(WLNS) – The governor signed bills to help those on parole find work. He says for those who’ve served time behind bars finding a job is key to successful re-entry into the community.
6 News Nick Perreault has more on how parolees might qualify for an employment certificate and join the workforce.
Inmates will qualify for this certificate by completing three tasks, having a clean record their last two years serving, have a positive score on a work readiness test and complete a vocational program.
All of which the Department of Corrections hopes will reduce the number of people who revisit prison and save the state some money, it costs about $30,000 a year to house an inmate.
“Parolees probably always have that stigma attached to them.”
A stigma of being a convicted felon and doubt if a business can trust a convicted felon out on parole.
“In January 2010, I robbed a QD.”
After spending four years in prison, including time at Jackson’s Cooper Street Correctional Facility, Clinton Mcfarland says it’s been hard finding work.
“I understand why employers feel the way they do somewhat, but not everybody is in that mold,” said Clinton Mcfarland, parolee.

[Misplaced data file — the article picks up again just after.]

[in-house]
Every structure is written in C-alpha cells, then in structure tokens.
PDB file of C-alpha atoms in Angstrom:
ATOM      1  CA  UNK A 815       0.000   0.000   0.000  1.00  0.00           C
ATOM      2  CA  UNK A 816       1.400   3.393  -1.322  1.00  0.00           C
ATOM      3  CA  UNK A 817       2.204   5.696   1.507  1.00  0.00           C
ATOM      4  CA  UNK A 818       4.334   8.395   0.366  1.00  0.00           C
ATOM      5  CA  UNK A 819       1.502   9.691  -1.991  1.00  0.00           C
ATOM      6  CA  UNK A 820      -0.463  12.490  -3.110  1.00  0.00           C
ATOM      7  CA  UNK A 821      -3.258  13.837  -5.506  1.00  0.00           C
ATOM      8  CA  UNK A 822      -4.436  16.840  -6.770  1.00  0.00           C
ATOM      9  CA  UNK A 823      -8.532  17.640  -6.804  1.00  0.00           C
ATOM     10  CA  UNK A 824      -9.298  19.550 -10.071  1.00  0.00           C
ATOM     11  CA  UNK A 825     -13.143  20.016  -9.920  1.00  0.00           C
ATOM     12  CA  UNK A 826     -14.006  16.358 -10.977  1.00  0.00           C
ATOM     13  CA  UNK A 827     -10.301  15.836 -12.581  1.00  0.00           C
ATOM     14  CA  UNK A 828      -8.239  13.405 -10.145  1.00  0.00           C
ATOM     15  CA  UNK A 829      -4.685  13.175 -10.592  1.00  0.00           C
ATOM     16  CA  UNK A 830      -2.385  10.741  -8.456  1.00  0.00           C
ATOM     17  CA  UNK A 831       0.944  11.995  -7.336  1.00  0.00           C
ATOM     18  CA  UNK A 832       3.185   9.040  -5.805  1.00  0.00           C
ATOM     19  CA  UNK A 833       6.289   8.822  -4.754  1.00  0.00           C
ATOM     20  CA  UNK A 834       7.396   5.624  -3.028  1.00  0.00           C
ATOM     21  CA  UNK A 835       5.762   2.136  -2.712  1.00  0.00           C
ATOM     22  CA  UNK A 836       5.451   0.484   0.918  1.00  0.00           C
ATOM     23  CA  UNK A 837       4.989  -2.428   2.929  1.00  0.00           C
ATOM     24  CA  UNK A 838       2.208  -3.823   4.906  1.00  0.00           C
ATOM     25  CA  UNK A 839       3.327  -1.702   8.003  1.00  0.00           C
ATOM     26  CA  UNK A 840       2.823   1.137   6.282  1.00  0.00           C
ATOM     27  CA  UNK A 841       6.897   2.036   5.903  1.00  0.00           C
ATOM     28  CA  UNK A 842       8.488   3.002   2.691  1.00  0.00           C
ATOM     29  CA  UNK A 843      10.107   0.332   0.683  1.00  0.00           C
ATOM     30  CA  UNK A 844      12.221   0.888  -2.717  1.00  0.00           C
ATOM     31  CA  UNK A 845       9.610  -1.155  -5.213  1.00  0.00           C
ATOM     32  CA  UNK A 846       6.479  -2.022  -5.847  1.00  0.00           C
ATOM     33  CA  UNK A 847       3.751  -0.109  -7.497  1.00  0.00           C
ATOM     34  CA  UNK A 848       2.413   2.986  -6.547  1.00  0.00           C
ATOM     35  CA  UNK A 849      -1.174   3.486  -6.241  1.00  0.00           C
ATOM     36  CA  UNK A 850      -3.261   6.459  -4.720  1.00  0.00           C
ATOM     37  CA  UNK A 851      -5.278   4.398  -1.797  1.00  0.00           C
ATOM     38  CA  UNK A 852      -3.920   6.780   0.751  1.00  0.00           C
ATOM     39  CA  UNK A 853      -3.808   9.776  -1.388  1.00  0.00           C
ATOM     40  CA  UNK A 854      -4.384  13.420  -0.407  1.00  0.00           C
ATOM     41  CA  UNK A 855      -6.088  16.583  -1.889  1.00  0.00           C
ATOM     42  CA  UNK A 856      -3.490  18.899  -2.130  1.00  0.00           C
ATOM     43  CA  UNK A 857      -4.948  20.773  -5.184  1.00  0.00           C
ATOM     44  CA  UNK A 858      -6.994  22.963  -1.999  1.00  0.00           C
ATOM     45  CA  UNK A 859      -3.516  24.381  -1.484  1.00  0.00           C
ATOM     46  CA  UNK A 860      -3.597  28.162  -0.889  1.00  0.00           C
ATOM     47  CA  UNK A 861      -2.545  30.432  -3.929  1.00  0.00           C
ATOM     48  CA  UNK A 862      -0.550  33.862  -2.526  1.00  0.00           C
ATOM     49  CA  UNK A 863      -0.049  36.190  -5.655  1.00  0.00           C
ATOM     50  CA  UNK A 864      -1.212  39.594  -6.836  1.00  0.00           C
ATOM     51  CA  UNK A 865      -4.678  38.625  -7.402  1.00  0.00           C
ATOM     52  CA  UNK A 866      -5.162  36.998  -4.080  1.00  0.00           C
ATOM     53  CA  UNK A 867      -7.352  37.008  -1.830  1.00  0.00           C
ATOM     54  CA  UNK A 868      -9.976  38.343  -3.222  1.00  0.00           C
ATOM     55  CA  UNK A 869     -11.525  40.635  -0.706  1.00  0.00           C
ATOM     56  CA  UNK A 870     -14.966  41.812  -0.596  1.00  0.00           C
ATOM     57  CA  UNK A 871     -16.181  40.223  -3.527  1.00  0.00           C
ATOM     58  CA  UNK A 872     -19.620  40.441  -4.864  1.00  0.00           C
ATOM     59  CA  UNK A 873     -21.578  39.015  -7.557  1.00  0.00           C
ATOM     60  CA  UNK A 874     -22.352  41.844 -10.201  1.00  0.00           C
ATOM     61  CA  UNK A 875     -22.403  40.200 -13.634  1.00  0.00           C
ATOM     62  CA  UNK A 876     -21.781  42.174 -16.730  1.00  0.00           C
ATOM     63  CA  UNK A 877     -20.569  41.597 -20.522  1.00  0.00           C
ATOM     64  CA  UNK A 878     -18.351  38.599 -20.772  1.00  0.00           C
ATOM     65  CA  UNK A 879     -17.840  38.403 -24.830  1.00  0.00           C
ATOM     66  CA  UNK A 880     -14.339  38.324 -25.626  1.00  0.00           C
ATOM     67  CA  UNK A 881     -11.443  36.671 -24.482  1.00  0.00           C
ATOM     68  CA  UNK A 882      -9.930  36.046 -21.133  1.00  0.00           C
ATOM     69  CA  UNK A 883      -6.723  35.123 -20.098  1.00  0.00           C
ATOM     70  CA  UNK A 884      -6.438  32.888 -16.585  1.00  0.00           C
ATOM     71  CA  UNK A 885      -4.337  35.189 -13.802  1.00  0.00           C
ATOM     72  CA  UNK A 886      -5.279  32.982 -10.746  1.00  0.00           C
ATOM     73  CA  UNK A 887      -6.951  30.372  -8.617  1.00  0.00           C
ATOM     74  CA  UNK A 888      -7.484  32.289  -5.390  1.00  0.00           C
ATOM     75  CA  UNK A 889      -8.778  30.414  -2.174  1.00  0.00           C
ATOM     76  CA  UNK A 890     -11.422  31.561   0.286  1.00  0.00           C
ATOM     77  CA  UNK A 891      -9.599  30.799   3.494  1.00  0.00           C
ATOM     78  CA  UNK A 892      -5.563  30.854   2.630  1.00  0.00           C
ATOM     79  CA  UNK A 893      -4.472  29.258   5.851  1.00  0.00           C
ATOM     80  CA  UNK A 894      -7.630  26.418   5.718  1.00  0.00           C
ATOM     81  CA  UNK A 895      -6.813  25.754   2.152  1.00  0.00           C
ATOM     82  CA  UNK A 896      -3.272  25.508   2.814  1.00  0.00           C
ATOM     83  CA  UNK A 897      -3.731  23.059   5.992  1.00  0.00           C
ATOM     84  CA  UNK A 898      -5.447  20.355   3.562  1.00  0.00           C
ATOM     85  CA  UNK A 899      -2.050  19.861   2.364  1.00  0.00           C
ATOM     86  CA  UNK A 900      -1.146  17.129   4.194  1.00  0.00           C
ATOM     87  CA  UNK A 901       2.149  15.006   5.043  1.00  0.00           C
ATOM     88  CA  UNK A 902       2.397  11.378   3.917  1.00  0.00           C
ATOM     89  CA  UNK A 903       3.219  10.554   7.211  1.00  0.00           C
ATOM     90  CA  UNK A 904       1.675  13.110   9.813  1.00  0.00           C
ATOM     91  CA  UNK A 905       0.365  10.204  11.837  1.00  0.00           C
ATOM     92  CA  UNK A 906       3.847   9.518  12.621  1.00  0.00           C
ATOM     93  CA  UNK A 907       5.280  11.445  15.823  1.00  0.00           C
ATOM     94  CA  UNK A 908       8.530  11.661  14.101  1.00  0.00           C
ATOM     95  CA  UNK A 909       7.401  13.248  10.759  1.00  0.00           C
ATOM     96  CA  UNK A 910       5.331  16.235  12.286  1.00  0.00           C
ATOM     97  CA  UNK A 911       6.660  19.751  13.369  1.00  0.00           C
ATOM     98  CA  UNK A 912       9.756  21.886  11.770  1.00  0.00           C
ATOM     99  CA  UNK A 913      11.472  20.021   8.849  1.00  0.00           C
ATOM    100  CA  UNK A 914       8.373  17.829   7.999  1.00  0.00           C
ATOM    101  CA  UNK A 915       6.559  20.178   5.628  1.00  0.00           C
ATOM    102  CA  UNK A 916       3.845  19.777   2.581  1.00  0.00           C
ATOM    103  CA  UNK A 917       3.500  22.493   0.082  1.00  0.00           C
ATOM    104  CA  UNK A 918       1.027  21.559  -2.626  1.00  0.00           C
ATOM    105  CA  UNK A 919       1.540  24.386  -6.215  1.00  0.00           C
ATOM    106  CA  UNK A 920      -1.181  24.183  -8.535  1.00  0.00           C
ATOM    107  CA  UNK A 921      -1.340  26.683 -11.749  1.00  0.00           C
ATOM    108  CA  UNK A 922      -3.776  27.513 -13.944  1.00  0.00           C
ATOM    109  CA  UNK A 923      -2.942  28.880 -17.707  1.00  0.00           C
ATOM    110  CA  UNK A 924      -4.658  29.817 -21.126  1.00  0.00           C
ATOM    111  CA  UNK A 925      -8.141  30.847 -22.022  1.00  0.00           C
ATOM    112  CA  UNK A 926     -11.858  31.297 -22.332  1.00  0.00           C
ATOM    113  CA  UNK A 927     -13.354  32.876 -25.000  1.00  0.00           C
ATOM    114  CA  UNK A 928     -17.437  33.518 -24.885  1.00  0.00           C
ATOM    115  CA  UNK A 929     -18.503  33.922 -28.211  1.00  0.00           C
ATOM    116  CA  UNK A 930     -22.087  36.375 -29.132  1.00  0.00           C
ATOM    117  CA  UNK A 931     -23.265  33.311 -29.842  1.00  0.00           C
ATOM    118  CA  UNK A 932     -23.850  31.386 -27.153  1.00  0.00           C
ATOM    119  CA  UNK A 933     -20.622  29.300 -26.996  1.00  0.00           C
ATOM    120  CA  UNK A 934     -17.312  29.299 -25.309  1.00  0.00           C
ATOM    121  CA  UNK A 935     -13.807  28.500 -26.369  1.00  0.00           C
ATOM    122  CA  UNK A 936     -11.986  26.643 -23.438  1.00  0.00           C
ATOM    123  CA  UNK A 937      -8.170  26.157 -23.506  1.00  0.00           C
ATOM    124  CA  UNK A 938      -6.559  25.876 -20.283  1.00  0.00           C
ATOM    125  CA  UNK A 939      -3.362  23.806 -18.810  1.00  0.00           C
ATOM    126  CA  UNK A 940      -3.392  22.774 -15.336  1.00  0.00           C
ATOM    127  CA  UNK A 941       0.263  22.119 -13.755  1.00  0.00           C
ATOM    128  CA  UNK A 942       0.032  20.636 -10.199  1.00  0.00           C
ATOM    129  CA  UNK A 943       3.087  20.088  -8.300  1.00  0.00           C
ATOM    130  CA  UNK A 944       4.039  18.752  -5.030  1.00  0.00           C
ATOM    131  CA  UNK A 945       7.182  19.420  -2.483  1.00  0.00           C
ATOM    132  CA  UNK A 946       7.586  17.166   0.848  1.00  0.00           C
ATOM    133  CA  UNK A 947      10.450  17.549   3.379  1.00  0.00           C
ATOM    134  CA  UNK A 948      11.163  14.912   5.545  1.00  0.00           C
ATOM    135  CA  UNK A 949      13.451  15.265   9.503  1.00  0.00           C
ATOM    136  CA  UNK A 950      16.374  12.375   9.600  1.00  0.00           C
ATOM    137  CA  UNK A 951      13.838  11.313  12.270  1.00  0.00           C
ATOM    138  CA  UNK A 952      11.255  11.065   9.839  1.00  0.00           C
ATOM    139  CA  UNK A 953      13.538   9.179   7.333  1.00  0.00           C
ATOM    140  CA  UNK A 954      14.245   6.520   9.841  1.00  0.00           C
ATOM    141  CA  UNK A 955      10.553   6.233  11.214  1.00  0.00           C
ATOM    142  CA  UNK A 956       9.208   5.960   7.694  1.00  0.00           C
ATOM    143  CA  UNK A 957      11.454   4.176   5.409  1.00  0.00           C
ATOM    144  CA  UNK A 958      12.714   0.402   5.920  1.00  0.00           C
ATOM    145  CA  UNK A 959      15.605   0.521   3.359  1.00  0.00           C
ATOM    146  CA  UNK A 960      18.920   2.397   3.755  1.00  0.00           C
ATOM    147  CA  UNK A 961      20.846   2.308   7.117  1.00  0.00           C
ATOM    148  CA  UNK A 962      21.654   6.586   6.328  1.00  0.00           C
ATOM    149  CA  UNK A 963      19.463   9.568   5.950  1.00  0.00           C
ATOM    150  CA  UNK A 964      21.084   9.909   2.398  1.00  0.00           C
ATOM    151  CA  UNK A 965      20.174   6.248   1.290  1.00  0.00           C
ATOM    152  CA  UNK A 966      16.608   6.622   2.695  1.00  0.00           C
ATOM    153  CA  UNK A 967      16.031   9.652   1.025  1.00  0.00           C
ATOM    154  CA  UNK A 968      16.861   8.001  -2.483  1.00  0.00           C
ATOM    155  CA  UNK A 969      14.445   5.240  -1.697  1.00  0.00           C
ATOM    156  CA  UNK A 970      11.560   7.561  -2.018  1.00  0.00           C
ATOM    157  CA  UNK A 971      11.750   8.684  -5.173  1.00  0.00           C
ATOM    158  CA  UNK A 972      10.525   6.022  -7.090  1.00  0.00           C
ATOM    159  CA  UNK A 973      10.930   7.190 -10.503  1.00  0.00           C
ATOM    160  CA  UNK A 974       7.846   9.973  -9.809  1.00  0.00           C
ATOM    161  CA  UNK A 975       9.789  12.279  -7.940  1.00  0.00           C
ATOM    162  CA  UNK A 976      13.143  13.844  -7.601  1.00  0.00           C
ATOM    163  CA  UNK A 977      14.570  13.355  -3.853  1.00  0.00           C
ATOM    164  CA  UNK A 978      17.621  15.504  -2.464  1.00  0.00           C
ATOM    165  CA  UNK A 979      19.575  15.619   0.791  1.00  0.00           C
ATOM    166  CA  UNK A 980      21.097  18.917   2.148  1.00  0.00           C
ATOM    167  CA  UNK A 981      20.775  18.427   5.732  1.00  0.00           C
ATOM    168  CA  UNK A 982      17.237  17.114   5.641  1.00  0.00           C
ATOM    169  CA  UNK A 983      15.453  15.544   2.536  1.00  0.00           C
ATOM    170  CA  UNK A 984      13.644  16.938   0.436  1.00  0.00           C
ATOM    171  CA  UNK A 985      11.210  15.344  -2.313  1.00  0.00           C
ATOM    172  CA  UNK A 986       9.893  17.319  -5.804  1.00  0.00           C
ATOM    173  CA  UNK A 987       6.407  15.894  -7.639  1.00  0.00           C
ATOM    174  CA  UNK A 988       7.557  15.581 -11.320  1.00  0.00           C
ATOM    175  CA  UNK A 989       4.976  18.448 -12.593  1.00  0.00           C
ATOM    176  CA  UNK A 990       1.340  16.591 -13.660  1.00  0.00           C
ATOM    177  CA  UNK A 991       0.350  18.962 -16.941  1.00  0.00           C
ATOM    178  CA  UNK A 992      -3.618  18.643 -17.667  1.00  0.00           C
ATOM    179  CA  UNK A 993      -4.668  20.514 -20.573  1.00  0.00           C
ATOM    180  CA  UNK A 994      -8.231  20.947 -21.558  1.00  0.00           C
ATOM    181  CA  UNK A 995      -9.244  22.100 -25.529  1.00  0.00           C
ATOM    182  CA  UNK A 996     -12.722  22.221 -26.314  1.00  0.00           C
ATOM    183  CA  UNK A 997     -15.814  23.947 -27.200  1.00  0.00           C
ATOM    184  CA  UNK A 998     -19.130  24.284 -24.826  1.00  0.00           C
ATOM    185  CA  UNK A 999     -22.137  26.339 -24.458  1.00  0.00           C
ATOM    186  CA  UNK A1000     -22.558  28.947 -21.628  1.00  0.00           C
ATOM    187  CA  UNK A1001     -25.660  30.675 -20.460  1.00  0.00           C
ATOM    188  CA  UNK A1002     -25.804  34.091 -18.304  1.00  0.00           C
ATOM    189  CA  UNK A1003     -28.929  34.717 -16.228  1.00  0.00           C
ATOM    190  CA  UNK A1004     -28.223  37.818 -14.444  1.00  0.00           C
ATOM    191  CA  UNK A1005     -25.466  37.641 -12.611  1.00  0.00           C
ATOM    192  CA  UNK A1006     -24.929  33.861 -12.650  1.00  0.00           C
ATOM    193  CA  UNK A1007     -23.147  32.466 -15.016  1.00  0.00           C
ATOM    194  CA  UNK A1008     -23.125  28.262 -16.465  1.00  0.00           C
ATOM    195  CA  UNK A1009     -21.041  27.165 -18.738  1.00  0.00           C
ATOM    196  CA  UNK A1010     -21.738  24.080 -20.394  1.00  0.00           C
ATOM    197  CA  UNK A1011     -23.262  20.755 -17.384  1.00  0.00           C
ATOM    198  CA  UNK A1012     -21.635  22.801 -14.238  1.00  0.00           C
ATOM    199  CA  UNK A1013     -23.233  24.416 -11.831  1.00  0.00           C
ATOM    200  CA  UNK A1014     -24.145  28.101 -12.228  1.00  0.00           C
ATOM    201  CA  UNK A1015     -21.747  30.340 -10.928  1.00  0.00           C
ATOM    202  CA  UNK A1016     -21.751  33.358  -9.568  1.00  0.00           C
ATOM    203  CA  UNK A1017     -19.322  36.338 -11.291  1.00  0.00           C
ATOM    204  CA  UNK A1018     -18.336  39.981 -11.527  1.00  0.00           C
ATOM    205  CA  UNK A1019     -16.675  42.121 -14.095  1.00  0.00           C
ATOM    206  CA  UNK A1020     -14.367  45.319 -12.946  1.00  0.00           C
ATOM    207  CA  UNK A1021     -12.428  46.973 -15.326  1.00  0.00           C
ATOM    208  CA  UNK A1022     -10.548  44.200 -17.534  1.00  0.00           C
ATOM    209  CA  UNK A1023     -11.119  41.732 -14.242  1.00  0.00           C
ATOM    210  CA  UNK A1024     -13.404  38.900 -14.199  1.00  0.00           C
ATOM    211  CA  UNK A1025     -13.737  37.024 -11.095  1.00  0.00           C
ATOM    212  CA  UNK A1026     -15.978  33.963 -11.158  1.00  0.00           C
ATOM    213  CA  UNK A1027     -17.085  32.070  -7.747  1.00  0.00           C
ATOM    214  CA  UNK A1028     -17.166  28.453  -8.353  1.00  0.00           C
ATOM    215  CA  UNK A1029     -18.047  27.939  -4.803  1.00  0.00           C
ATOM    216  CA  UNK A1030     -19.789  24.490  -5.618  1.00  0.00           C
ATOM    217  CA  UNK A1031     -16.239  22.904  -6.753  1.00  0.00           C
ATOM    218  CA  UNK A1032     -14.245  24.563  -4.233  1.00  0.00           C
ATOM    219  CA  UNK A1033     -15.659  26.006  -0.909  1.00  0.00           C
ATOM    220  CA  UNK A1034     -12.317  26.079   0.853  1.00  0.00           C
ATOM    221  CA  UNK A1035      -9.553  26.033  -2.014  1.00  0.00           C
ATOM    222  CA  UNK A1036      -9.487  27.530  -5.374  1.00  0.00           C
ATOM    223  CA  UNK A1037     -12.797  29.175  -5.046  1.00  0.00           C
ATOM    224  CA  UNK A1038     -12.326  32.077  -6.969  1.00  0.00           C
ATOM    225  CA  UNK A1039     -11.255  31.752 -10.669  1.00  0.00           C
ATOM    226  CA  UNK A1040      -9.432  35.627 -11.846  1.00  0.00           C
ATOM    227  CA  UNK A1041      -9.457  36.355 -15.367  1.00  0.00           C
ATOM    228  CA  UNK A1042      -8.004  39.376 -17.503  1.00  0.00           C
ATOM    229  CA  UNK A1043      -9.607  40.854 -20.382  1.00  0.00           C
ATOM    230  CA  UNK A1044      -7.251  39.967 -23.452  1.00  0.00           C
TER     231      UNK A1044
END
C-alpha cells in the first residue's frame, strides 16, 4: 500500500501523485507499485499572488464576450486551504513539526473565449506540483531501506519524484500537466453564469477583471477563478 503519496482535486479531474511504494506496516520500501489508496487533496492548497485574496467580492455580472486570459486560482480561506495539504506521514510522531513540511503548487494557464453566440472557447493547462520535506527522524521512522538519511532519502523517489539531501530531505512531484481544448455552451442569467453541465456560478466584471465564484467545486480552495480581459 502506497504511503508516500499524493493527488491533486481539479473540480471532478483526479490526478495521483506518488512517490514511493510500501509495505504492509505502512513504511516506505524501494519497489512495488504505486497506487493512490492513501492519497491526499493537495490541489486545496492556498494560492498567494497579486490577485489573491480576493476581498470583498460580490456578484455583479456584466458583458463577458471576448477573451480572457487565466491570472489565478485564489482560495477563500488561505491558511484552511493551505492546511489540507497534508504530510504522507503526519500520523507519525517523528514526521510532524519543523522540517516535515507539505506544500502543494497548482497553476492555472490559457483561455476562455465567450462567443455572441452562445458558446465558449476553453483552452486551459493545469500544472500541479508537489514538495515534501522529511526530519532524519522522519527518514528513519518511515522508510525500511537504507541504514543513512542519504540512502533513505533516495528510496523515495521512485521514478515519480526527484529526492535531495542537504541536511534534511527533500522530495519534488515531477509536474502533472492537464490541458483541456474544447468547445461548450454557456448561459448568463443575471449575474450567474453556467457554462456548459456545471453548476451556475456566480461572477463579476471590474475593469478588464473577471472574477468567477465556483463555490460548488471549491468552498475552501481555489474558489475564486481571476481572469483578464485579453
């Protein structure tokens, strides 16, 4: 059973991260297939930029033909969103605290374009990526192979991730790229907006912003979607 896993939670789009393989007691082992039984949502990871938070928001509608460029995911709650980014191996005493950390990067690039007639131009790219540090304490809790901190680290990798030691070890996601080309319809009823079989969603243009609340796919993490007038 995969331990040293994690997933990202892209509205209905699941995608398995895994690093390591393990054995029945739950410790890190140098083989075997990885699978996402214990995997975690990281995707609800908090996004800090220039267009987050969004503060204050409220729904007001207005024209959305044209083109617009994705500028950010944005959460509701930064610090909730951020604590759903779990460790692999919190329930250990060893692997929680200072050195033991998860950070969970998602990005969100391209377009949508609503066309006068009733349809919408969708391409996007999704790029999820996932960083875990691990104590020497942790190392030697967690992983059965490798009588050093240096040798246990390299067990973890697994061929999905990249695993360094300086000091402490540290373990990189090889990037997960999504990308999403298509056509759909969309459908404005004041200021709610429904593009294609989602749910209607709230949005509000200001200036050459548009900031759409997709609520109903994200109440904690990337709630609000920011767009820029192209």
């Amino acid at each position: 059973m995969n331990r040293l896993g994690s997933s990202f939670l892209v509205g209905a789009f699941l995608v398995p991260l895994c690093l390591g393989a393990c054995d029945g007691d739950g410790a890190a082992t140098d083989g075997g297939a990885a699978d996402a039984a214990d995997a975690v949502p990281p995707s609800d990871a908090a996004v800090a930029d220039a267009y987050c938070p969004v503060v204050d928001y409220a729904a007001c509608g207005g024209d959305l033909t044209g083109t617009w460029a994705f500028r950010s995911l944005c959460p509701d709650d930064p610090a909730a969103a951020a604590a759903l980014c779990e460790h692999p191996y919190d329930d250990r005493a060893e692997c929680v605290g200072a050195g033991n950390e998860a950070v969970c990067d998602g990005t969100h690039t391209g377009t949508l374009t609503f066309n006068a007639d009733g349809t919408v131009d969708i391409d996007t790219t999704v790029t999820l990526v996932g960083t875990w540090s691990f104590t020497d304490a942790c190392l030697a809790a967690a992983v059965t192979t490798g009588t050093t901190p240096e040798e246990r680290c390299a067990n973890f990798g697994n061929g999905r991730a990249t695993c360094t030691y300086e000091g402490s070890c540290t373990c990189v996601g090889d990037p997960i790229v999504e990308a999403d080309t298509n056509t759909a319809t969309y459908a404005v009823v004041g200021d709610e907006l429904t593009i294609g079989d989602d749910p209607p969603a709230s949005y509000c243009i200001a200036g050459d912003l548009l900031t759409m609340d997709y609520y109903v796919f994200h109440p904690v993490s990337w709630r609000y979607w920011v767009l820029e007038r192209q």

Mcfarland says his time spent snapped him back into reality, even earning his GED while he was in and completed substance abuse programs.
“I even got hired to start on Monday at 9 in the morning and he said, well we ran your record and we’ll have to go the other way.”
“They’re going to have this employability certificate so that they have some level of indication that this person has gone through the steps to get the education,” said Chris Gautz, PIO, Michigan Department of Corrections.
Governor Snyder’s signature Thursday means those who qualify will now have a certificate to take to employers. In return employers can’t use their history against them during the job licensing process.
“I think that’s great, I think that’s what needs to be done, there are thousands of parolees like myself that do not want any part of that life anymore.”
With that certificate, Department of Corrections and Mcfarland hope that will cut down on those that re-enter the prison system
“I want to feel like a man too, I’m paying taxes, a part of society and I can provide for my family.”
Provide for his fiancée and kids and contribute to society.